Ohio State has had no tuition increases for the last three years. Why is this, President Bruininks?
It is a matter of priorities at both the state and university levels. Especially interesting is the situation in Ohio and Michigan, states with less than robust economies.
Note that in order to assure itself of state support Ohio State pledged to students and families that there would be no tuition increases and this has been the case. Perhaps this strategy is worth exploring here in Minnesota?
From the Daily Iowan:
University of Michigan officials said they will not face any budget cuts this year, mostly because of the school's savings from the past six years. The university has eliminated nearly $135 million in recurring general funds with a combination of small changes, including employee health benefits, energy conservation, and purchasing methods.
"We keep looking for opportunities to both save money and to continue looking for ways to generate revenue," said Rick Fitzgerald, the senior public affairs and media relations representative.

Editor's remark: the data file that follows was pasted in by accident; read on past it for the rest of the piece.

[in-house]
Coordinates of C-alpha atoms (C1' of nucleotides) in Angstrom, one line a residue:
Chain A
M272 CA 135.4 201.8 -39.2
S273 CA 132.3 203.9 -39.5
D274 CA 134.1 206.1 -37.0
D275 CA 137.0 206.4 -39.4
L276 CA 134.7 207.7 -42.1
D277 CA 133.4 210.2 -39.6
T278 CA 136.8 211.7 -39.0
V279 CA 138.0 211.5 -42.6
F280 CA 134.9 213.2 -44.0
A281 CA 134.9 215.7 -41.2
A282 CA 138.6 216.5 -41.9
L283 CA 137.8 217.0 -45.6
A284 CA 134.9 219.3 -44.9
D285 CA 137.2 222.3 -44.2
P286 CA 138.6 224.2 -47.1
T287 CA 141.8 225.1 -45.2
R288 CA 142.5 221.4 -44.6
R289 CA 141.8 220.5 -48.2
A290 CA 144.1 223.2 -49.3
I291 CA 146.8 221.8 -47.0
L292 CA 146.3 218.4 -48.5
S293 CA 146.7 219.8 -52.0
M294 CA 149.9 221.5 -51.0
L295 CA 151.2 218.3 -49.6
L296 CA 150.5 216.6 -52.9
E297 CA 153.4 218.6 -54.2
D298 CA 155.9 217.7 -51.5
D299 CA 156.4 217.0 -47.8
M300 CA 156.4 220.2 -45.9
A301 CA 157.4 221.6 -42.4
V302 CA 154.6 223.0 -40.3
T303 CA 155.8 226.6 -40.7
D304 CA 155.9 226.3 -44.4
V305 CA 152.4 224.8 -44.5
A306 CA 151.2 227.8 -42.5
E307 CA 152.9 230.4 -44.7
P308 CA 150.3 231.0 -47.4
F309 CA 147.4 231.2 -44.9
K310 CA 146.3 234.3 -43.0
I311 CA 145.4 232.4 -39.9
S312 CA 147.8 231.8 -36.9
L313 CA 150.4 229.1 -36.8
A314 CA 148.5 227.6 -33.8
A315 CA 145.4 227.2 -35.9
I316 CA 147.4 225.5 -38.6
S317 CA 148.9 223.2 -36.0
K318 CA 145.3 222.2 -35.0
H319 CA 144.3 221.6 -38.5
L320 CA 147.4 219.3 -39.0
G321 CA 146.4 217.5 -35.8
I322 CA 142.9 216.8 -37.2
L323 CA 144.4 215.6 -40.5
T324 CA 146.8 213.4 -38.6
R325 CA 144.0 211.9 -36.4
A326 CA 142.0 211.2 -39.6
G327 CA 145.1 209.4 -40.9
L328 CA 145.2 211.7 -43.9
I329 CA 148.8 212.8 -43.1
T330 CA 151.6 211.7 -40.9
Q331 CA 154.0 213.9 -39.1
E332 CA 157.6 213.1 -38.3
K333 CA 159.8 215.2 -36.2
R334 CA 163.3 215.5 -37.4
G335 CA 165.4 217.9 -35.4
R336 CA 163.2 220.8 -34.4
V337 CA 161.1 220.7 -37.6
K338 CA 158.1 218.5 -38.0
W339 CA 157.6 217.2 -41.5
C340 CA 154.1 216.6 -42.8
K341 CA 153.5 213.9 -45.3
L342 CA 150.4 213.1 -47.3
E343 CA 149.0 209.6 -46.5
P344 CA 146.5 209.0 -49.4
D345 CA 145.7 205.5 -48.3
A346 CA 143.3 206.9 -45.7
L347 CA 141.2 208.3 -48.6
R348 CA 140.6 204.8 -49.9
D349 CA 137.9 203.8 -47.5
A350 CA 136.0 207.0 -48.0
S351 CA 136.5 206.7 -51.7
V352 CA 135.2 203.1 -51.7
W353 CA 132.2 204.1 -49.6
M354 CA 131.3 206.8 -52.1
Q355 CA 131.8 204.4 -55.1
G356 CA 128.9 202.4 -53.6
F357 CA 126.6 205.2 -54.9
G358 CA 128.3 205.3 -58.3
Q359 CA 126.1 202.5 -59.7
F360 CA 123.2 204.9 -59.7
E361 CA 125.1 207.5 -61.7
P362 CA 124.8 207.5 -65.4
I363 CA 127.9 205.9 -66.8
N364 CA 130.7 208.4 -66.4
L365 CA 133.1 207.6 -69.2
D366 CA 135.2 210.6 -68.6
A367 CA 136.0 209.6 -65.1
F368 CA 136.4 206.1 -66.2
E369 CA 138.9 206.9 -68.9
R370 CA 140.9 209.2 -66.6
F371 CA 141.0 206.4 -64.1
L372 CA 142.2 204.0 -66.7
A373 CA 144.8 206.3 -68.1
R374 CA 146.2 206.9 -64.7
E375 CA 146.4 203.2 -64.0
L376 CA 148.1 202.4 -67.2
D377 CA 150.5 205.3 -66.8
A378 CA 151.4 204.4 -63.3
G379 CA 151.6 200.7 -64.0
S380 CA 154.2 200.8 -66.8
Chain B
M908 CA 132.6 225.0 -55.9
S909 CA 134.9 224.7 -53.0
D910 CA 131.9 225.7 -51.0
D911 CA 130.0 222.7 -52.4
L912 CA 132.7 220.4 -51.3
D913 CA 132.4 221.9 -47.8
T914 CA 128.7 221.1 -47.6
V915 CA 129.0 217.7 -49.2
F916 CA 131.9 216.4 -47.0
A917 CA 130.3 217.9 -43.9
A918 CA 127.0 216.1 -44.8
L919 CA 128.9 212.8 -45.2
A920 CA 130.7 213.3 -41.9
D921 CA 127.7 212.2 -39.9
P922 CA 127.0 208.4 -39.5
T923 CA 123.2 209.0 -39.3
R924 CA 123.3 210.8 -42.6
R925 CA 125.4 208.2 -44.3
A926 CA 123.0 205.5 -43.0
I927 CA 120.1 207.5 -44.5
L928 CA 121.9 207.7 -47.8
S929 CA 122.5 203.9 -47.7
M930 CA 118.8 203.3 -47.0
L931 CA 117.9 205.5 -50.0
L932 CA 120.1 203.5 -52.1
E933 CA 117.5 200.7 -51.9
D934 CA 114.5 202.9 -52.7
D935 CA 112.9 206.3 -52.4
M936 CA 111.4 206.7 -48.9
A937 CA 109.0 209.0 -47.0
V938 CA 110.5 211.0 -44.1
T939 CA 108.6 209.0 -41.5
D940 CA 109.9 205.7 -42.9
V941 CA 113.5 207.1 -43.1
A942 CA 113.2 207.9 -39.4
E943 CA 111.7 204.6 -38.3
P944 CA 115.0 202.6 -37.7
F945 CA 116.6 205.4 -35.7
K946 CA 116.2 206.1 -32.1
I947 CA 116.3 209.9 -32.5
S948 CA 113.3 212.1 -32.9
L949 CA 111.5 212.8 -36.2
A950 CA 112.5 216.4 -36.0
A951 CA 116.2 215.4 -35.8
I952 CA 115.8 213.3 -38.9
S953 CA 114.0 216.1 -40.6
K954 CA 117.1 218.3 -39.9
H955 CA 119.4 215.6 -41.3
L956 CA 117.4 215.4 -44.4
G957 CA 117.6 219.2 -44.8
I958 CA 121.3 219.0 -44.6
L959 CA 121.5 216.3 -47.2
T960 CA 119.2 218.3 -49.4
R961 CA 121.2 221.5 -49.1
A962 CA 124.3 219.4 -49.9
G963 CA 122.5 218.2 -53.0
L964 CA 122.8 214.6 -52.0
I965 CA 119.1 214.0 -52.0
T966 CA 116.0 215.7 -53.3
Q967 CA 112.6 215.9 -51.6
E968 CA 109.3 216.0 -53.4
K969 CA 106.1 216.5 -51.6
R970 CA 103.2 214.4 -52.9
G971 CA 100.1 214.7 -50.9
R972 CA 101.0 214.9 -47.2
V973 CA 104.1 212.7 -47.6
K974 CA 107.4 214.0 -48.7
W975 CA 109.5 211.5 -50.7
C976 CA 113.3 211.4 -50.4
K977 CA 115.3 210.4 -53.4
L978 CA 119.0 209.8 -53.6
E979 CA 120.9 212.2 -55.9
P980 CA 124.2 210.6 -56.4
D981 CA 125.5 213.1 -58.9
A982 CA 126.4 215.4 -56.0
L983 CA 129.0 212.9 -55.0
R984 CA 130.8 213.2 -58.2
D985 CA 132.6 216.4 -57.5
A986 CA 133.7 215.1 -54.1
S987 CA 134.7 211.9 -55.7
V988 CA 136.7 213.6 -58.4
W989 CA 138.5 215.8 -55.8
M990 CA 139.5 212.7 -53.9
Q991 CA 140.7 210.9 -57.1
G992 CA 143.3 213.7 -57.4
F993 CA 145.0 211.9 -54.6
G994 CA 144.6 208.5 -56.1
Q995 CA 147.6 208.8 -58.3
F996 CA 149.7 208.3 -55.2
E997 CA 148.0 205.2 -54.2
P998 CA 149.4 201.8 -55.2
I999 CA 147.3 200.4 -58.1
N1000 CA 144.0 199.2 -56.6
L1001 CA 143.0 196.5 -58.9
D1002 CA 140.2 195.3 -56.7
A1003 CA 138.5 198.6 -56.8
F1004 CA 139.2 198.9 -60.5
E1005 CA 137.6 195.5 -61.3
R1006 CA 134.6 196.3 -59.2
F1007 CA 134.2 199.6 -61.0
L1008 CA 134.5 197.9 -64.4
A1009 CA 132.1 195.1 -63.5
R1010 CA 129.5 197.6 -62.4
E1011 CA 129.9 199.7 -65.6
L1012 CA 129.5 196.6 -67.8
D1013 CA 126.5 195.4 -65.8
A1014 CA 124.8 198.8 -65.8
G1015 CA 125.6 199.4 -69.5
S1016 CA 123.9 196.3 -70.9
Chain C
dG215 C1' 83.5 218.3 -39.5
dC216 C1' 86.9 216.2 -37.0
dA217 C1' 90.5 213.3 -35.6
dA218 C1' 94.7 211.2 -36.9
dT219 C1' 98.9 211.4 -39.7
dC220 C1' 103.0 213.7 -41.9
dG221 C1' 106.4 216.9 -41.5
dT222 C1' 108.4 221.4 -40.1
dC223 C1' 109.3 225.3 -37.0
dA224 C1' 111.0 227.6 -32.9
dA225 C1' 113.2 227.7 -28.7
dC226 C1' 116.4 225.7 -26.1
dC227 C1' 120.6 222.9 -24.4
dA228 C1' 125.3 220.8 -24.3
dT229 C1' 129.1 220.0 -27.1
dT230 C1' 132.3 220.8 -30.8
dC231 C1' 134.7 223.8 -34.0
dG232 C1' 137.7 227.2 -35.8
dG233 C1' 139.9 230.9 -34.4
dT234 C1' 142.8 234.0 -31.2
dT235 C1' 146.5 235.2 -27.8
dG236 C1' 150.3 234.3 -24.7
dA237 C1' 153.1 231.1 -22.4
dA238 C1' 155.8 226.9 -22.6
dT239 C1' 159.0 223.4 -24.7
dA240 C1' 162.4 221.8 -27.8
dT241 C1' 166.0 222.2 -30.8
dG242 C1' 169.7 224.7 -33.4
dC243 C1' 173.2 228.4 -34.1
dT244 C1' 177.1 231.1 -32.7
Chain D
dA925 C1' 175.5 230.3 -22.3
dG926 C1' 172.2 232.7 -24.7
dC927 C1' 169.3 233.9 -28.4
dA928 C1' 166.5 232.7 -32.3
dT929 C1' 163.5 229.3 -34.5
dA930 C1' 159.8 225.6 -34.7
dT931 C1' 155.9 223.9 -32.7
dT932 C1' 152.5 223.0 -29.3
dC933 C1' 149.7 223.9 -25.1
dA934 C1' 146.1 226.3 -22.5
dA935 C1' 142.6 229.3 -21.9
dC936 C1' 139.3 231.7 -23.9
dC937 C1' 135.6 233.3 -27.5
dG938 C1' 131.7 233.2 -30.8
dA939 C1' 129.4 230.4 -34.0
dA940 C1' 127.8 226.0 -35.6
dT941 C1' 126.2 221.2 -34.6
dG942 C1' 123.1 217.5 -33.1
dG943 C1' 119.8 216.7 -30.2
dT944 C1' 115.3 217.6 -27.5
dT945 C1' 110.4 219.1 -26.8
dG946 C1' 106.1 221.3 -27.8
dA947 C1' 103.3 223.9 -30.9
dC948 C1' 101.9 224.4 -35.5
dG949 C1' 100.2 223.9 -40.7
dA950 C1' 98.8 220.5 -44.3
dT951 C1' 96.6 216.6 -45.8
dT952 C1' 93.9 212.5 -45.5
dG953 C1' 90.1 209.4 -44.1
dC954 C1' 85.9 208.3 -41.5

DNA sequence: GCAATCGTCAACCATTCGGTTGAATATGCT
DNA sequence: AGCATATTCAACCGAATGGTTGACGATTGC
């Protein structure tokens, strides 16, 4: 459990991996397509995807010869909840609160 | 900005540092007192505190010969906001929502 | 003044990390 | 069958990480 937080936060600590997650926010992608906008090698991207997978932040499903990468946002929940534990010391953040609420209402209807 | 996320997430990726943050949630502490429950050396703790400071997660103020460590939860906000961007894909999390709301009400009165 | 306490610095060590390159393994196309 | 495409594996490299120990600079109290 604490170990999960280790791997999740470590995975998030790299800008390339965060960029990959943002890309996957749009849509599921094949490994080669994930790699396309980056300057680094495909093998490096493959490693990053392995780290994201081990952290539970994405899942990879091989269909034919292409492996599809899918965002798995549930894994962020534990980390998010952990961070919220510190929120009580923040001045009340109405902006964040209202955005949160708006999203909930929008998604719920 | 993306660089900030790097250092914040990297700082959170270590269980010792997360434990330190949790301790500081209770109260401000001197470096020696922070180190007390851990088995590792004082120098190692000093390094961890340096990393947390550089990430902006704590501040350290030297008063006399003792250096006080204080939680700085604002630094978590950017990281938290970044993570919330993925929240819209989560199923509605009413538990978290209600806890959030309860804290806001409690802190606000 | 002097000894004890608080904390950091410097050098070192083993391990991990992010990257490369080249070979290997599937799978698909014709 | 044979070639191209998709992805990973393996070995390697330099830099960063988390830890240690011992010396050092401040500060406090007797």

He pointed to cuts such as the number of flowers the university plants to renegotiating contracts with suppliers for equipment.
Ohio State University is also avoiding cuts.
"We are very fortunate we have a government and Legislature that are extremely committed to higher education," Ohio State media-relations director Jim Lynch said.
But officials are taking measures to save $90 million to prepare for future economic troubles, he said.
Ohio State is entering its third year without any tuition increases, a promise the university made to students and families. State support also made it possible to avoid layoffs, and Ohio State employees are eligible for a 2.5 percent payroll increase, Lynch said.